Many and often [chuckles]. First of all, my politics have not been well hidden over the course of the last decades. Every once in a while you get someone who says, "Shut up and play guitar." If you're saying that, you've missed a few chapters. The strength of music in conveying a social message is that it casts the nets wide. While it has a political bent, you do not have to be politically inclined to enjoy the beats and razor-like insightful lyrics of Son of Nun, or the hard-rocking good humor of Ike Reilly.

That was one of the strengths of Rage Against the Machine: It introduced an audience to ideas because of the great rocking of the band. First and foremost, the artists have to be great. The fact that they also convey a message is the icing on the cake.

You have been a persistent, vocal critic of the Iraq War. Is the drubbing Jeb Bush received for not unequivocally saying he would not have gone to war in Iraq a sign that as a country we have learned from our mistakes?

I do not know that we have learned. One of the few nonpartisan issues these days is that the Iraq War was a disaster. And it is not, and I do not think it is ever, the time to say, "I told you so." It is better to look at the criminal behavior that got us into that war and make sure history does not repeat itself.

The video for "Multi_Viral," your track with Calle 13 and Kamilya Jubran, depicts a Palestinian boy using a guitar as a tool for political resistance. In the past, you have played in Israel. With artists' participation in the international boycott of Israel heating up, will you still play there?

When Rage played there twice, there was no boycott in existence. I will cross that bridge when I come to it. Let me put it to you this way: I have never crossed a picket line and I am not about to start.

Sounds like you will honor the boycott.

My global touring has been curtailed by being a T-ball coach for my boys. I am in no hurry to be breaking any boycotts.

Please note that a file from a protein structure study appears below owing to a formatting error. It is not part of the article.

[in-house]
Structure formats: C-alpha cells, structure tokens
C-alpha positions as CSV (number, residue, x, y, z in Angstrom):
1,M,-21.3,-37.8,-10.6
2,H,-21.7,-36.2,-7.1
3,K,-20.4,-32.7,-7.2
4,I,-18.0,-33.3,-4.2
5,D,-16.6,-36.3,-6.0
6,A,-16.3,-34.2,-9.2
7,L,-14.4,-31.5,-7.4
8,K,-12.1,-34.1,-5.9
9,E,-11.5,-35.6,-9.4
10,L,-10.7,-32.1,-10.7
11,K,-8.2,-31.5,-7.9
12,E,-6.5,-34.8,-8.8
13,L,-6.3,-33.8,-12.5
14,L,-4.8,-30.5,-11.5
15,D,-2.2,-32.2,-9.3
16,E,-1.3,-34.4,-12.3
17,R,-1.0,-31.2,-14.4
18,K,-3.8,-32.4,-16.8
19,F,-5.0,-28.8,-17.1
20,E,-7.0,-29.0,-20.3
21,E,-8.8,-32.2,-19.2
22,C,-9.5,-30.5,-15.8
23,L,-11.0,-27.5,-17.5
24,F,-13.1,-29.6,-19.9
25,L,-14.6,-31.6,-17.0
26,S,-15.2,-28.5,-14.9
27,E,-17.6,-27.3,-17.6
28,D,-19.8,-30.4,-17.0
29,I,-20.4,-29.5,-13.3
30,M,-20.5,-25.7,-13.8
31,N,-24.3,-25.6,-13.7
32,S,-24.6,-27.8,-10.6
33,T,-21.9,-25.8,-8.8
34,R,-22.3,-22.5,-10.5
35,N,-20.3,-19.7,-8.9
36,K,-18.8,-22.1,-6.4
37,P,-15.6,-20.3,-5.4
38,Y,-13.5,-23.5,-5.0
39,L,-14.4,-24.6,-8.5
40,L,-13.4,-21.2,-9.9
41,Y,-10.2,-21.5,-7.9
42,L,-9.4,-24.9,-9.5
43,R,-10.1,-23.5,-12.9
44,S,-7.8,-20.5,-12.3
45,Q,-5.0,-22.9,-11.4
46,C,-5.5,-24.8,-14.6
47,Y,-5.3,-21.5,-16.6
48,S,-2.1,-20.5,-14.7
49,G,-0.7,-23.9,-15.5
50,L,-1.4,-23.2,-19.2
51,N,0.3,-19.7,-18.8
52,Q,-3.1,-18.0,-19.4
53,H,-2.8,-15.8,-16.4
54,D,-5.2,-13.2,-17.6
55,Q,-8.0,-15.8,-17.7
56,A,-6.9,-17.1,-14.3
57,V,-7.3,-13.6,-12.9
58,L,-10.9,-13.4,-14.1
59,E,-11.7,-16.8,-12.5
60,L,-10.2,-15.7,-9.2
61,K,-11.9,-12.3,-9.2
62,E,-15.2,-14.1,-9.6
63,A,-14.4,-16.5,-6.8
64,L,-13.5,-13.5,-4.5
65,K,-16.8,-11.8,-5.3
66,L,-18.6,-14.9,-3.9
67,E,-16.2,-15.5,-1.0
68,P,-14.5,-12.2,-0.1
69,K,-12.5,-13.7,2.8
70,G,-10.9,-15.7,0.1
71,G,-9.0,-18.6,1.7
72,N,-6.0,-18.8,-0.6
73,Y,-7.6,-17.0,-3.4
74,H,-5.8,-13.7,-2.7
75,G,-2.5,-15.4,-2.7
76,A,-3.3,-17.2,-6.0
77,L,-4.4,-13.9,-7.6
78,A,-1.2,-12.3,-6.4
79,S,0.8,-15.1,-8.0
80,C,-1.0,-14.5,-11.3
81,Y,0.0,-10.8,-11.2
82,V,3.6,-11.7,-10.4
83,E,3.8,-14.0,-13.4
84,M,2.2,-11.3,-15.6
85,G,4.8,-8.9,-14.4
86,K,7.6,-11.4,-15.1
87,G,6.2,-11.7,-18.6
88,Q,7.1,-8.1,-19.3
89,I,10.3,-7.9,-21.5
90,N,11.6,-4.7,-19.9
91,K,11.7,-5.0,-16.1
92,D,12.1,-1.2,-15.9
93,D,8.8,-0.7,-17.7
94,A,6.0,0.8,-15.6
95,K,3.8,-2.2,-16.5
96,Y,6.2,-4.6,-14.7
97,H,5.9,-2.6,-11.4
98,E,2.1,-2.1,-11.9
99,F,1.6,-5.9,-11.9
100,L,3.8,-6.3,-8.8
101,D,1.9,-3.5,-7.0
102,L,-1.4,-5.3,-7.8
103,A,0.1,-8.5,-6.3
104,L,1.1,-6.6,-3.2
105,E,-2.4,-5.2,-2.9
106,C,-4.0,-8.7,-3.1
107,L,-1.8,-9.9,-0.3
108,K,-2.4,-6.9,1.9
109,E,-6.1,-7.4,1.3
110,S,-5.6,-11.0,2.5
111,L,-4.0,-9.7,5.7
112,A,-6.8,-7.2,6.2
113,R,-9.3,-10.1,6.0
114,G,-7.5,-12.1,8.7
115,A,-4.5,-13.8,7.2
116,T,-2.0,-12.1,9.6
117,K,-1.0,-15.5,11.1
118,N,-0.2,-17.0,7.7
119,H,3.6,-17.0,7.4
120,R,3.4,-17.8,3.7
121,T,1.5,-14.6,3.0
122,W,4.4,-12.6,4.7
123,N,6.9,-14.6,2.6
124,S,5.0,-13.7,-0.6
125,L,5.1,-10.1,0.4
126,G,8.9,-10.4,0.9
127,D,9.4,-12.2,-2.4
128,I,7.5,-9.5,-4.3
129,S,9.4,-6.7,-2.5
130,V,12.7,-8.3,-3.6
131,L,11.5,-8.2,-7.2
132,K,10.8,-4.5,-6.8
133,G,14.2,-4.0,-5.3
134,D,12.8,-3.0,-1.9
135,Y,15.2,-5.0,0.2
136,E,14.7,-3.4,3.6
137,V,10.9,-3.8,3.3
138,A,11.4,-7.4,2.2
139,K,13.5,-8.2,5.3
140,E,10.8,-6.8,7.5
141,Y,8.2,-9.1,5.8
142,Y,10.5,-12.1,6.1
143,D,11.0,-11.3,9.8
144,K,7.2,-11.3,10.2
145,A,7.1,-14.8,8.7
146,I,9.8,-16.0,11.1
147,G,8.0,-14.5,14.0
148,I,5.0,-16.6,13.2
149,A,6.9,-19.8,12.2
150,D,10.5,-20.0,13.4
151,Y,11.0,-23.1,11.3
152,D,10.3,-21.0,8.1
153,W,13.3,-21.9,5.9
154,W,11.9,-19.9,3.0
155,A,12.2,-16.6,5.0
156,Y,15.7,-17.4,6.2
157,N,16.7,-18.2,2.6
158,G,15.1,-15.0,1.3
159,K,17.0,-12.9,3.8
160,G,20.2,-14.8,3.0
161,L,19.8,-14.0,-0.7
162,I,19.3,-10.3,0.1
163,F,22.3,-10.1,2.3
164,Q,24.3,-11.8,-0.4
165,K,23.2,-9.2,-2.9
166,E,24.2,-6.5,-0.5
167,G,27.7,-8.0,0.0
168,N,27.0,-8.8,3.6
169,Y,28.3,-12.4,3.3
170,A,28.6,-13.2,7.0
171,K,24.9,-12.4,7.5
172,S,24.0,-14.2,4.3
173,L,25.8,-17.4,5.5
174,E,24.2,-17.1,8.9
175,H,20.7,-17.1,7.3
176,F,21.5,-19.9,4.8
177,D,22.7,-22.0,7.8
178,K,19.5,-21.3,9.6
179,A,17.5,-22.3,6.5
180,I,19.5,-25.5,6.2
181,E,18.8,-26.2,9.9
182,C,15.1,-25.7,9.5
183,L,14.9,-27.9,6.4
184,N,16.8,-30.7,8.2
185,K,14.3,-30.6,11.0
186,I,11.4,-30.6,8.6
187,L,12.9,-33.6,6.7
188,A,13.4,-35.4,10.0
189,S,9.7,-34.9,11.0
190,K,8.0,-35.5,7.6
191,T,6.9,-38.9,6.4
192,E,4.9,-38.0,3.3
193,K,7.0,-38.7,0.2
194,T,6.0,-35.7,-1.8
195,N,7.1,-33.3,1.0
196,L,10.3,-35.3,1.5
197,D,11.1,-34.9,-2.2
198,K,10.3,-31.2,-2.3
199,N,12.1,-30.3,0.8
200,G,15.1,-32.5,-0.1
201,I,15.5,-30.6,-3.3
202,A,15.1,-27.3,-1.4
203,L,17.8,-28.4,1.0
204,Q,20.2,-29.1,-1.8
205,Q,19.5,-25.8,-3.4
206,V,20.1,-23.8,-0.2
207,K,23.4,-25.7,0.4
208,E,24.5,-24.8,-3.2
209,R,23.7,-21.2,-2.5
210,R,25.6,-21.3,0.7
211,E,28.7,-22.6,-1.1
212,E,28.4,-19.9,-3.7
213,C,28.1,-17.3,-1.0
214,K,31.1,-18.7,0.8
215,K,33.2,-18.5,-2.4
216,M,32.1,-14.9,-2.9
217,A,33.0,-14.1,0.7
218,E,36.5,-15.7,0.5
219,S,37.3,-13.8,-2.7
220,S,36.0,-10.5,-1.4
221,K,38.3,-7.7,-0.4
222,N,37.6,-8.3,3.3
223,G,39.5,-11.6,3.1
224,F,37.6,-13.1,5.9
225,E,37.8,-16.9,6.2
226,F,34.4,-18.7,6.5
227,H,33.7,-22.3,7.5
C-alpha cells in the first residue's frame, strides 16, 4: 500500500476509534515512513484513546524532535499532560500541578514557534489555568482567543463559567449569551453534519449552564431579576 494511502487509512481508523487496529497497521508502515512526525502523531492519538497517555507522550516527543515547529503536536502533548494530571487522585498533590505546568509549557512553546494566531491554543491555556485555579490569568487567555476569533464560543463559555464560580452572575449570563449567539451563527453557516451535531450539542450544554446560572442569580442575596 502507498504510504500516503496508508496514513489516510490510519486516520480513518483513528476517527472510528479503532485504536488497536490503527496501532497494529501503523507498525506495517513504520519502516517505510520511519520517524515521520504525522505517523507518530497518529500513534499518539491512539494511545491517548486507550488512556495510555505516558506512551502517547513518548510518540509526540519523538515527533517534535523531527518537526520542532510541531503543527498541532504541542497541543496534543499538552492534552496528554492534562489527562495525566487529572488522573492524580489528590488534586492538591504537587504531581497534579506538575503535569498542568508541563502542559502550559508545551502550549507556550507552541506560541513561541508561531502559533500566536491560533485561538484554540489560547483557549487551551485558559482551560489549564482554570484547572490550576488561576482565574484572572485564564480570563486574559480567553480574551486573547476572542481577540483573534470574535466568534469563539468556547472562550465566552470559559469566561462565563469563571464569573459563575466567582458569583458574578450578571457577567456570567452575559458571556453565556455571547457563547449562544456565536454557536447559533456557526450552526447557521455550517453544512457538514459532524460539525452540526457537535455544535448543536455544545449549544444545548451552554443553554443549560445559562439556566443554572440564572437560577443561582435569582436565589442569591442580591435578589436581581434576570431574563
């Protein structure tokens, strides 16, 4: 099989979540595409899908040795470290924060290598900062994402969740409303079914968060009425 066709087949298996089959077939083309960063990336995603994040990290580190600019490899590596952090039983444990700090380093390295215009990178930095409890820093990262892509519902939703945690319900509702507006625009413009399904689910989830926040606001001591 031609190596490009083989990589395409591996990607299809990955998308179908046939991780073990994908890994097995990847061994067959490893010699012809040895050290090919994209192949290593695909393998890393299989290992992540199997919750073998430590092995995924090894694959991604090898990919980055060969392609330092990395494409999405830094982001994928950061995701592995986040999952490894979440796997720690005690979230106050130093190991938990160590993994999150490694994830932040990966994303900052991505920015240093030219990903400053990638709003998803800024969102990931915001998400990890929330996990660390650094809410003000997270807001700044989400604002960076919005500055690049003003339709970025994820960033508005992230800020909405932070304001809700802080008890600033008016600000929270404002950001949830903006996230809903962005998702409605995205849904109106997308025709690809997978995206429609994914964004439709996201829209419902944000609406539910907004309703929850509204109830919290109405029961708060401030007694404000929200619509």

Do you plan to endorse a candidate in the 2016 elections?

I have not yet. The one candidate that I previously endorsed for higher office was Cindy Sheehan. I worked as a scheduling coordinator for former Sen. Alan Cranston (D-Calif.) for two years. I saw the internal workings of Washington, and it is as disgusting as you think it is. Even for Cranston, who was extremely progressive politically. Personally it was so distasteful to someone who cares about the issues to see what he had to do.

Are you excited by the gains of the Fight for 15?

The fact that issues of income inequality are even on the agenda and that there have been successes -- it is an issue I firmly stand behind. My take is that $15 is not enough. The fact that it has momentum, it is a great start. It is the kind of issue that can galvanize people around a whole bunch of other issues, too.

Does Occupy Wall Street deserve credit for some of these recent developments?

The credit can exclusively be given to the Occupy movement. While it had its failings, it put economic inequality on the front burner.

Is there one issue you wish Americans were paying more attention to, even in radical or progressive circles?

No. Stand for what you believe in, and the issues that resonate most with you. Right now, I am fighting for Firebrand Records and to build a family of artists and an army of supporters around some great music.

This page contains materials from The Huffington Post and/or other third party writers. PricewaterhouseCoopers LLP ("PwC") has not selected or reviewed such third party content and it does not necessarily reflect the views of PwC. PwC does not endorse and is not affiliated with any such third party. The materials are provided for general information purposes only, should not be used as a substitute for consultation with professional advisors, and PwC shall have no liability or responsibility in connection therewith.

Musicians vs. Politicians: Artists Fight Back
Suggest a correction
Comments

CONVERSATIONS